OK guys be doing more reading on here trying to learn more and it has brought up another question for me.
I actually enjoy gardening. I like planting I like working in a veggie garden I find that kind of work a nice therapeutic break from the tediousness of my everyday work. However, I Loath mowing grass and I hate trimming with the weedeater even more. When I am forced to mow, I mow with such a vengeance that the grass does its best to grow slow for fear of another butt whoopin.
I can't do much about my front yard because I live in one of those neighborhoods where all the neighbors (except me) mow their grass all the same direction. My backyard is a different story. I would love to find a low to the ground grass replacement that I hardly ever had to mow. I have heard clover mentioned several times and that excites me because my yard is an older yard and is about 40% white clover already.
Is there a way to encourage the clover to completely take over the grass?
ive done exactly as you hope to do. Each year i let the grass grow to seed, then manually pull all the stalks before the seed is ready. They come up very easily and the grass is weak from putting out all that seed. The perennial white clover seeds soon after and makes huge incursions into the grass. Ive done this for two years and am happy with the results vs effort. Last time the clover flowered i counted avg of 4 wild bees per sqyare metre over a 20sqm patch of clover. The clover survives moderate traffic from toddlers, dogs, and 100kg gardeners. In the heavy clay shady front yard Ive transitionef from grass to wild strawberries using the same method.
I think if you just keep your mower blades raised to something like 3 or 4 inches (maybe higher?) other more interesting things will start showing up besides grass.
In my yard the chocolate mint has headed into the grass - hopefully it will take over and it is heavenly to mow - the scent is intoxicating. Also have violets showing up everywhere and, of course, dandelions. But the dandelions are slow going because I keep eating them in my area of the yard and the turkeys are eating them in thier area.
Will buying a bag of clover seed and spreading it on the yard help?
I am afraid to let the grass go to seed because I do live in one of those neighborhoods and if the neighbors complain about the grass not being mowed the city sends a crew to mow it and send you a bill for $150. Ya, ask me how I know that.
I have some large 16 x 20 tarps. Could I smother out large areas with about three of these tarps and once the grass and everything else that needs sunlight is dead I can reseed and straw it then move over to another patch. Would that cause any problems in my yard?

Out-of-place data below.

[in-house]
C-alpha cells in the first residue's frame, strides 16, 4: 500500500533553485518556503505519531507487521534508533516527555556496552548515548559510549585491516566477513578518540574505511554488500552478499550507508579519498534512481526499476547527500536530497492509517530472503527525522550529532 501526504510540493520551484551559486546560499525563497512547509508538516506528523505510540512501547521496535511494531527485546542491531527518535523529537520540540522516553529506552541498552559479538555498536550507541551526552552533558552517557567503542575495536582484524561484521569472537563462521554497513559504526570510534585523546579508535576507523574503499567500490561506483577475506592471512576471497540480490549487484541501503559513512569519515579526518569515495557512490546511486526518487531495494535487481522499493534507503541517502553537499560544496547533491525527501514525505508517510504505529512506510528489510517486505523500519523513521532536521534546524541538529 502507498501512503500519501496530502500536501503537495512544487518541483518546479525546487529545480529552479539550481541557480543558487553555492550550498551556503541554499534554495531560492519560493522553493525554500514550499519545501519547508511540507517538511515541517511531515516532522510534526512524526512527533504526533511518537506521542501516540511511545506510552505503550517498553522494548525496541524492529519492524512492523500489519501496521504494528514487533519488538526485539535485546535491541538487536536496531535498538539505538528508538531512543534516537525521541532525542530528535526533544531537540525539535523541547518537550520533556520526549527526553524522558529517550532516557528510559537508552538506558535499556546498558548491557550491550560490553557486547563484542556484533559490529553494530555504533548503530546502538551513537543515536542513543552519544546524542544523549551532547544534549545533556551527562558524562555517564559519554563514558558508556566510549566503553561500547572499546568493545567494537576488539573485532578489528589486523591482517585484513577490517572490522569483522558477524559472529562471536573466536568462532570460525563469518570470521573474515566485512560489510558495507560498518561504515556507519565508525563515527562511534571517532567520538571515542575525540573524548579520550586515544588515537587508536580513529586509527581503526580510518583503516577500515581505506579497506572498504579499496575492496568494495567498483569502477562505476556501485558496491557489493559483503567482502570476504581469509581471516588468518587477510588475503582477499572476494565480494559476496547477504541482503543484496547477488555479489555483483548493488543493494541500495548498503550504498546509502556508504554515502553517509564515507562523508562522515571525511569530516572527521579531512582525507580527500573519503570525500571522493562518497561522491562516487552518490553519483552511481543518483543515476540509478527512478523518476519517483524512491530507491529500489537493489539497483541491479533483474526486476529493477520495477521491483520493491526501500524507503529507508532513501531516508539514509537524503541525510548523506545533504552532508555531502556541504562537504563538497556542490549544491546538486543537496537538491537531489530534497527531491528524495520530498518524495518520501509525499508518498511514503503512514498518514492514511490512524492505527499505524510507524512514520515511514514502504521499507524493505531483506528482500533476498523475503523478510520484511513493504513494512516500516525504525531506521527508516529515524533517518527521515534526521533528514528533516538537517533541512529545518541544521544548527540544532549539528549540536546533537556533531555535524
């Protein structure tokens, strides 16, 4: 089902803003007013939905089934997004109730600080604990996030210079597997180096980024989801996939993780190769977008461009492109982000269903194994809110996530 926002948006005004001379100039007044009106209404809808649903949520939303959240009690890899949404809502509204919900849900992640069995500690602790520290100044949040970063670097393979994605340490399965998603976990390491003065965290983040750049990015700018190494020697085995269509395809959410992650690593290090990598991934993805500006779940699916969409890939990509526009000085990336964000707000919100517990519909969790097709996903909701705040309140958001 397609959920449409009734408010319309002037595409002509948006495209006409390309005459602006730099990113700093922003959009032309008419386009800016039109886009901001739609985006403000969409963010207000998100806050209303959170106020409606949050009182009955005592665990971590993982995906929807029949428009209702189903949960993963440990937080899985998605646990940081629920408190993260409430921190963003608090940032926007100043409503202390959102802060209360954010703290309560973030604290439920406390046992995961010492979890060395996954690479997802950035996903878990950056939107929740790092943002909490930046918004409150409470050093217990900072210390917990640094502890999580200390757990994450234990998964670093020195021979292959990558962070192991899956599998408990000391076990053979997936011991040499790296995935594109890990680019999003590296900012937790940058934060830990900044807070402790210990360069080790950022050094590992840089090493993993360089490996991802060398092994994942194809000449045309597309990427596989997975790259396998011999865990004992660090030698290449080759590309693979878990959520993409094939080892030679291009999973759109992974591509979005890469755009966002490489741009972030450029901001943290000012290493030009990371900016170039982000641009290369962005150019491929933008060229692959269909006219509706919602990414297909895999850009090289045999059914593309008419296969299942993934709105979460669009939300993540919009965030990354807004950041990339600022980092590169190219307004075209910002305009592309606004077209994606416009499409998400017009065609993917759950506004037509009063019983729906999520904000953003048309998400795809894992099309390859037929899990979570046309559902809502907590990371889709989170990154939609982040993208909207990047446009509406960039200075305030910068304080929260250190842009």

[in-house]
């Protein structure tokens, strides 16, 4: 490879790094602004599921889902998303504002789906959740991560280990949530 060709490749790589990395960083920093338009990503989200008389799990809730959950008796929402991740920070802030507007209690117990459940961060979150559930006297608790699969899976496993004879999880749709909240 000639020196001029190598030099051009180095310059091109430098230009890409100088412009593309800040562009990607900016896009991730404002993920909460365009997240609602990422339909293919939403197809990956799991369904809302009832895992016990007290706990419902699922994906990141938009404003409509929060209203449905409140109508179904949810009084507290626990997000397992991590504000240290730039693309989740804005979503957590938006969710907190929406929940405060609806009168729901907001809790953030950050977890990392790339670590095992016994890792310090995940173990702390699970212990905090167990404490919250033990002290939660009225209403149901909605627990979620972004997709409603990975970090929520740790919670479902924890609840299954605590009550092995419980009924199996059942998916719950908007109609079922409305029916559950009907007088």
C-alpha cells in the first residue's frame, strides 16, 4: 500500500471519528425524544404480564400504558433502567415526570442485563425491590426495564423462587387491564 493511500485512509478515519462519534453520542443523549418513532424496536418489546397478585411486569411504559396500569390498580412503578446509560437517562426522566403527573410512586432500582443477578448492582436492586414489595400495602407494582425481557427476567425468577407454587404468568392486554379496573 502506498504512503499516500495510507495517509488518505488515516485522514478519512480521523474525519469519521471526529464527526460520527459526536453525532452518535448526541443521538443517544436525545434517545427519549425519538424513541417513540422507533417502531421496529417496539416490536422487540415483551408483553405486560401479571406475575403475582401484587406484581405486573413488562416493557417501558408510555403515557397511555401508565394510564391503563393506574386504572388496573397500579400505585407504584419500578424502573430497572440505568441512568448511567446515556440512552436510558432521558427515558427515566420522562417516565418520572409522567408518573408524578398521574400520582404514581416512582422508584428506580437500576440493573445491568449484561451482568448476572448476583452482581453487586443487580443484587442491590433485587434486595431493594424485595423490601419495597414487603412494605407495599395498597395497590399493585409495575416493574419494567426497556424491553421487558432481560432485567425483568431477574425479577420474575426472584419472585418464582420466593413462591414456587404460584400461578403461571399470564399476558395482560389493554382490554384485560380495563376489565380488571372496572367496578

Clover is a supporting plant for grass, as it fixes nitrogen in your soil and competes with other weed. Notice how grass that surrounds patches of clover in your lawn is much greener and faster growing? It also stays green long after grass has gone dormant during hot and dry spells.
You can influence the ratio of clover to grass in your lawn. Clover naturally favours a nitrogen-deficient soil and grass is a nitrogen pig. Therefore, the more clover you have, the better your grass will grow. Clover will self-seed where conditions favour it, but generally grass will out-compete it long-term. Without annual re-seeding clover will slowly die back to a sporadic cover as it creates conditions that favour grass. If you want a lawn that favours grass, mow high and and the grass will gradually take the lead. If you want to lawn that favours clover, cut shorter and re-seed white clover every spring. Clover germinates earlier, and this sets back the grass creating conditions that favour clover.
I've used clover to restore lawns I've inherited that have been mistreated by chemicals and poor irrigation practices (light/daily irrigation). The clover quickly filled in the bare spots, outcompeting more noxious weeds. Combined with a mulching lawnmower, it will create plenty of organic matter to improve soil structure and nitrogen to create an environment capable of supporting grass. Encourage clover and you'll have a healthier lawn than one without it.
I have some in my lawn but I am not sure that it would grow in your area. When I first learned what it was I was still 'into' grass monocrop lawns and was trying to get rid of it. Someone in California let me know that there are people there that pay a lot of money to get a dichondra lawn - and here mine is coming up all over the place.
I don't worry about it anymore. Maybe it will outcompete my centipede - I hope so.
I am busting my lawn up into little patches of clover here, millet over there, a little oats, vetch, fescue, buckwheat..whatever tickles me at the moment...largely, I am just dupilicating seed, but I am also raising some as fodder, green manure, chicken feed, etc...
A flower bed full of flowering buckwheat does not have to be mowed...lol...
Im also currently trying to diversify my lawn with clover. In the backyard, I am growing straight white clover in the barren spots. Same in the front, but I also heavily overseeded what grass there is. It takes more water to germinate than regular grass it seems. Where I grew up on the east coast, clover is part of the lawn. Seems strange out here in CO that people want a pure, and single strain lawn.